The Economics Behind the Rise of Cannabis Stocks.

By Donald K. Wilson and Jasper Shotts

Lately cannabis stock growth is all over the news, Marijuana Stocks In 2019: Time To Separate ‘Winners From The Sinners’ by, Cannabis Stocks Will Make More People Rich Before Diving by, and even a recent look, from on cannabis stocks, The Only Thing Growing Faster Than the Cannabis and Hemp Industry, are the Profits of Its Investors.   We all know about the massive amounts being made by cannabis entrepreneurs and other early Canna industry profiteers.  What are the economics behind the rise in cannabis stock price based on economics is what the experienced investor should be asking themselves?  We look to Michael E. Porter’s Five Forces model to understand what the economic future of the cannabis industry will face.

            First you must understand that each part of the cannabis industry is affected in a different way by each force.  The companies supplying inputs, the companies growing the cannabis, and the dispensaries supplying cannabis to consumers, all have a different piece and so each force effects them differently.

          The first force of we should look at is Industry Competition of rival companies.  Competition is growing in almost ever part of the cannabis chain, the goes from the suppliers of fertilizer, all the way through to the dispensary level.  The cannabis industry faces strong likelihood of increasing competition among rival, who will place increasing efforts and capital toward establishing higher market share.

          The secondly threat of new entrants into the industry is a threat to every industry.  The cannabis industry has large corporations preparing for entrance into the cannabis industry, they and the existing companies will likely profit, as increased regulations are called for.  The likelihood that increase barriers to entrance into the direct cannabis industry are created is high.  This will be mostly in the current form of costly licensing fees, and regulatory requirements.  The current ability to acquire large amounts of cheap cannabis and the high prices cannabis dispensaries are charging consumers is a tempting open window for new entrance of competition.

          The third threat of substitution is always a threat to any industry, currently cannabis is considered a disruptive force to the liquor industry.  This by proxy mean that the liquor industry is a direct competitive substitution.  Large efforts to shift how you choose to unwind will be made, and the likelihood of new acceptable consumer product substitutes is realistic.  Currently the cannabis industry offers a variety of options, from CBD oils, to pure THC distillate, so a simple single substitution is not likely an imminent threat.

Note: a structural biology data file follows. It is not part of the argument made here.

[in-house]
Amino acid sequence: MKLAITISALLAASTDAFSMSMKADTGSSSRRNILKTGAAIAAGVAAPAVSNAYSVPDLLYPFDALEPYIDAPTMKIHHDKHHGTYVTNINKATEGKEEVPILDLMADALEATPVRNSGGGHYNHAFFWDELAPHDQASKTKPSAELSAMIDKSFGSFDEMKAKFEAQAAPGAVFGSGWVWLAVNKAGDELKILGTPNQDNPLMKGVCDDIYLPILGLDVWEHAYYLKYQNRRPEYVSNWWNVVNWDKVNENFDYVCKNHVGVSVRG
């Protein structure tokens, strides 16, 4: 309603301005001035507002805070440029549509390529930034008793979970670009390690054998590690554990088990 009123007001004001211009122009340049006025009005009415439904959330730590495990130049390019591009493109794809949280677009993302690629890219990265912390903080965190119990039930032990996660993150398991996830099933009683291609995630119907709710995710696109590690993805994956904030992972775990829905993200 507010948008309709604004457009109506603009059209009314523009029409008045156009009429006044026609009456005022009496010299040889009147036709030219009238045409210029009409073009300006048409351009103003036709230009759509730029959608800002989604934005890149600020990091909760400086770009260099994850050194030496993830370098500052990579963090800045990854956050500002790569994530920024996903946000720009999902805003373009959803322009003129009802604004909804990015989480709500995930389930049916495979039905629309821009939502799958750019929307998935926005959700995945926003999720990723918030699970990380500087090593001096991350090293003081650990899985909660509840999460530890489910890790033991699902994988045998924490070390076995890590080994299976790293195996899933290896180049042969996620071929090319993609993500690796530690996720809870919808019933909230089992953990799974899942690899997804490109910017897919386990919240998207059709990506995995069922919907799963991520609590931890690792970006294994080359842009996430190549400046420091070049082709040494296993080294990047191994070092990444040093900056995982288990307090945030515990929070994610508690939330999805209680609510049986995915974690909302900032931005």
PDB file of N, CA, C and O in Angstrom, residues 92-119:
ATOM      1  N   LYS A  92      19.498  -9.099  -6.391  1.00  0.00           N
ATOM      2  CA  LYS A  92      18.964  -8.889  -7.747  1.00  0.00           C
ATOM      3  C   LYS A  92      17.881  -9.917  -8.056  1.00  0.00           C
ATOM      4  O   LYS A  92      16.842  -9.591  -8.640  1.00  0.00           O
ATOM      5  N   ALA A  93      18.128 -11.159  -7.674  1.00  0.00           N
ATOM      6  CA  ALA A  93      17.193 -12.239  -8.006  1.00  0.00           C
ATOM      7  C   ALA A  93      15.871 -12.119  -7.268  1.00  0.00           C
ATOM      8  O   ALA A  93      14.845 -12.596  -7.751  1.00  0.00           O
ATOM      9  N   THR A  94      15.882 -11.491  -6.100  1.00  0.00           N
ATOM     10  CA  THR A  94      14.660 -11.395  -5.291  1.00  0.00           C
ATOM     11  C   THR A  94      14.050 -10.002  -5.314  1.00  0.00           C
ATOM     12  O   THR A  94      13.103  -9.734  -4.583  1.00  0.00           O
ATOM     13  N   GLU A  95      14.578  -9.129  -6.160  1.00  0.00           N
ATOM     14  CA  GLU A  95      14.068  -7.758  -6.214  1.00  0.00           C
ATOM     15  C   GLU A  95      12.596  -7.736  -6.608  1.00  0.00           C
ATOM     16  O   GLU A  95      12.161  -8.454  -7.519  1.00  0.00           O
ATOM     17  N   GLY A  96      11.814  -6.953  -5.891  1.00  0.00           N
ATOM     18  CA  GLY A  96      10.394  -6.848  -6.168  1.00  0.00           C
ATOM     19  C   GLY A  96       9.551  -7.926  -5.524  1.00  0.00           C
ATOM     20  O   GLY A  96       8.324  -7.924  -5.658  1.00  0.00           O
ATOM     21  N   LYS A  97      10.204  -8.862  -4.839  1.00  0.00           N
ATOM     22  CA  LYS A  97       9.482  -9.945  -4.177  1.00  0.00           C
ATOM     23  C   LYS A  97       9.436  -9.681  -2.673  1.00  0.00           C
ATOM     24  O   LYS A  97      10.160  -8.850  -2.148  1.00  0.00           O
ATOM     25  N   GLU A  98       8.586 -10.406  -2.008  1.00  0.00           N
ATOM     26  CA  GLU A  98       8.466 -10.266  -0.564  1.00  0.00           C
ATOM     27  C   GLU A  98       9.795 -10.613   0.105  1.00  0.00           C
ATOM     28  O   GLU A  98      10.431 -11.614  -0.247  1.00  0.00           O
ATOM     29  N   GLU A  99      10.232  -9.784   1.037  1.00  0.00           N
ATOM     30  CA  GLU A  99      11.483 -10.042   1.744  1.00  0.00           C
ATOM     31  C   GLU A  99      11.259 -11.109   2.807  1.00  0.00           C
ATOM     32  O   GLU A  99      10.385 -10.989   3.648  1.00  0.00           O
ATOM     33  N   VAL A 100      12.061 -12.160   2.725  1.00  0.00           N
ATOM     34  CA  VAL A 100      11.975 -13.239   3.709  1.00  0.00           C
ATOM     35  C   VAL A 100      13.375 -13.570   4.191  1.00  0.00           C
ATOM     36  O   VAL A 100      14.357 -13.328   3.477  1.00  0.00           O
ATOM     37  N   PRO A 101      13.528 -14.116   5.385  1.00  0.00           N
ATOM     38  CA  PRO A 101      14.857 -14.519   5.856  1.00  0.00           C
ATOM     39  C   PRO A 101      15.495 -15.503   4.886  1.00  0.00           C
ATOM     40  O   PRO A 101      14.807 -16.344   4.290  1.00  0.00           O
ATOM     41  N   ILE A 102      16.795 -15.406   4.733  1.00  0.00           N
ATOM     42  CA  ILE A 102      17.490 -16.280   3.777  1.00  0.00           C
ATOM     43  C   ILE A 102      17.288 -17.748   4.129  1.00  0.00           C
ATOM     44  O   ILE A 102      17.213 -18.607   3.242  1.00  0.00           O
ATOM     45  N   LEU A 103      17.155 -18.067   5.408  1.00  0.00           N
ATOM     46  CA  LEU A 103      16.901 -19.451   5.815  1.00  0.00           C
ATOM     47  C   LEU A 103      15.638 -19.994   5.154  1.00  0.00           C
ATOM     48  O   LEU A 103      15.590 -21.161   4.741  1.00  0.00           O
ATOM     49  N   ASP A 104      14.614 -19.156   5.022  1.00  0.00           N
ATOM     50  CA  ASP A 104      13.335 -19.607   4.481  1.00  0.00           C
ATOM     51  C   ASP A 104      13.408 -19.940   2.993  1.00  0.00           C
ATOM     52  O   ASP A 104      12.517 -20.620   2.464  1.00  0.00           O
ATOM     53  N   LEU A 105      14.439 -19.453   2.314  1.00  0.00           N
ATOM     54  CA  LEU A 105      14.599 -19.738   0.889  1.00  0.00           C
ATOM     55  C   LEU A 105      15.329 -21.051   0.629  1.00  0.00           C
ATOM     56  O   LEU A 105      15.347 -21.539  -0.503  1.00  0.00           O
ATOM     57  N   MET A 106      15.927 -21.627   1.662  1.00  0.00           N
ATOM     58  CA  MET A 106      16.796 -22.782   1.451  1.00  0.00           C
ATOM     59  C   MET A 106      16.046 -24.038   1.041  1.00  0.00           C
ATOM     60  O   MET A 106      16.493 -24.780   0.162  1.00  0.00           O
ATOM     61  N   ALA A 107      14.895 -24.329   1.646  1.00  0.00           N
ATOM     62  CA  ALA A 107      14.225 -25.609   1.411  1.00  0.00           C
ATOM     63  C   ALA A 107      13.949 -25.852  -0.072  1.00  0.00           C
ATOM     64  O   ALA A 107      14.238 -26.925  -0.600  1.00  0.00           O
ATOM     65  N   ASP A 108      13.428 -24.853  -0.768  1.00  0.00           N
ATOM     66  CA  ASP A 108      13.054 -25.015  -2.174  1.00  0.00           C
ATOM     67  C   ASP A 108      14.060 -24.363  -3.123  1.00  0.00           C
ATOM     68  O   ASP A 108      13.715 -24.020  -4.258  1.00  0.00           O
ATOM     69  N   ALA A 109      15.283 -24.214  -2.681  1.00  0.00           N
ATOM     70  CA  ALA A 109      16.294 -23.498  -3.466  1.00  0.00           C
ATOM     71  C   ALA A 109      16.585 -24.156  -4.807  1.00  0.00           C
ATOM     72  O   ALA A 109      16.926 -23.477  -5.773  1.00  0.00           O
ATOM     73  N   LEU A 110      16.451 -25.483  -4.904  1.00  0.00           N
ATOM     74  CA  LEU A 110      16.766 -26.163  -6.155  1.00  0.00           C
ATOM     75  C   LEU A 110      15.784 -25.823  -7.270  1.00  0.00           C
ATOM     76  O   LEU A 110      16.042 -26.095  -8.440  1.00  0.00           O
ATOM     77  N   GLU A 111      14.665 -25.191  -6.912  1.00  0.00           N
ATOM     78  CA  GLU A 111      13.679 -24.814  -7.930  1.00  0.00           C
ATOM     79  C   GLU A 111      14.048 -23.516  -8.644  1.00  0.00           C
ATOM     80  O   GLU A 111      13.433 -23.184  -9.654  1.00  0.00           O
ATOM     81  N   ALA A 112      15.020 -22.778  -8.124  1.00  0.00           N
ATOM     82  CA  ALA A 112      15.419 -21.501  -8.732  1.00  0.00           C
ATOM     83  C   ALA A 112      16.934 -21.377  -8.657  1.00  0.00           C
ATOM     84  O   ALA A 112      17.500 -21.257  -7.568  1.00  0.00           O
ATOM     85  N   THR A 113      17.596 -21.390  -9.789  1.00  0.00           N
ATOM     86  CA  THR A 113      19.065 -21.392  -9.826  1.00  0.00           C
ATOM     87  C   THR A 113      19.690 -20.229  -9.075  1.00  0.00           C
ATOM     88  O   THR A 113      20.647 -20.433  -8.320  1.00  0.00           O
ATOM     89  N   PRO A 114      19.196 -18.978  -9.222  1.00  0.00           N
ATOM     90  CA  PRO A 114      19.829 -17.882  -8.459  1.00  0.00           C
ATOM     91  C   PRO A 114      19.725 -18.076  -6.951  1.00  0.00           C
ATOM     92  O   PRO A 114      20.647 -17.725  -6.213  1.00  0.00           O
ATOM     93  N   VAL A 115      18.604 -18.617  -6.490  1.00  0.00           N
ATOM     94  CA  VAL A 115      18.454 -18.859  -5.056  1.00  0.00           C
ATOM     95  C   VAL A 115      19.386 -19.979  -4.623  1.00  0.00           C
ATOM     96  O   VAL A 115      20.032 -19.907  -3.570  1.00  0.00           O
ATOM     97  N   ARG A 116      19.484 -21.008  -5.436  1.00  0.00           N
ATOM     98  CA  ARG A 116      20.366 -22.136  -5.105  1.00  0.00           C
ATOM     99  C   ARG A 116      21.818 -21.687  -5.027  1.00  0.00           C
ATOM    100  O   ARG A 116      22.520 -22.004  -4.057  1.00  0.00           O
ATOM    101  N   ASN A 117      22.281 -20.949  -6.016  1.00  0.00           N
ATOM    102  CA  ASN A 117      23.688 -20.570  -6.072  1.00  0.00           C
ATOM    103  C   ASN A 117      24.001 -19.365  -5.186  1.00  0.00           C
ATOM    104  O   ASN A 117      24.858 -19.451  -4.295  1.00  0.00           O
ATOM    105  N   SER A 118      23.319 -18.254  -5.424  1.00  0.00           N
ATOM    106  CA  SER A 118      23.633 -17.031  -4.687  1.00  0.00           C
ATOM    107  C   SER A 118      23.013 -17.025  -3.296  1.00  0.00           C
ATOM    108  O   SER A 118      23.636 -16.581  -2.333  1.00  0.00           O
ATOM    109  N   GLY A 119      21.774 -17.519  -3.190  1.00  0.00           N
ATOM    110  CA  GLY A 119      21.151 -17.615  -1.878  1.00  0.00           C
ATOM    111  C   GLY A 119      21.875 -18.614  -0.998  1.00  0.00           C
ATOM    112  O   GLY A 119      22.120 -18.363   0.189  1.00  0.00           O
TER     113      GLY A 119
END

The fourth power of the supplier is one that is affecting each component differently.  The large amount of increases in consumers growing their own, along with the amazing success of large scale grow operations has demand for growing supplies growing, but growers have options.  As the nation’s continues to work toward decriminalization of cannabis, it is likely to see even great demand of growing supplies, and the other inputs like packaging.  The large harvests of grow operations and large numbers of increased number of suppliers has left growers with shrinking profits, and a threat of dumping because of excess inventories.

The fifth power of the consumer is the one most affecting the cannabis industry.  The consumer had faced a period of probation of cannabis, and during the time consumers were less informed and discriminating.  With the growing acceptance of cannabis and the increased number of consumers, consumer knowledge and expectations have grown.  The consumer now expects a higher level of quality cannabis and is begging to have the ability to price discriminate, based on quality.  Consumers also have increasing knowledge to grow their own high-quality cannabis.  Consumer demands are trending towards expecting truly fine top shelf cannabis, or the consumer wants low cost cannabis.  The consumer is the most complex component, as its desires shift back and forth from price point desired, and even the products form.

          The reality facing the cannabis industry is an environment of risk and gain, winners and losers.  There will be large increases in the amount of the economy that is directly connected to the cannabis industry.  The forces between each component will create large profits for the savvy investor, but the most likely winners are those who are holding stocks before national legalization who capitalize on profiting on the regulatory shift.

          This article is not investment advice, it is a look at the cannabis environment through the lens of economics for the purposes of discussions and entertainment only

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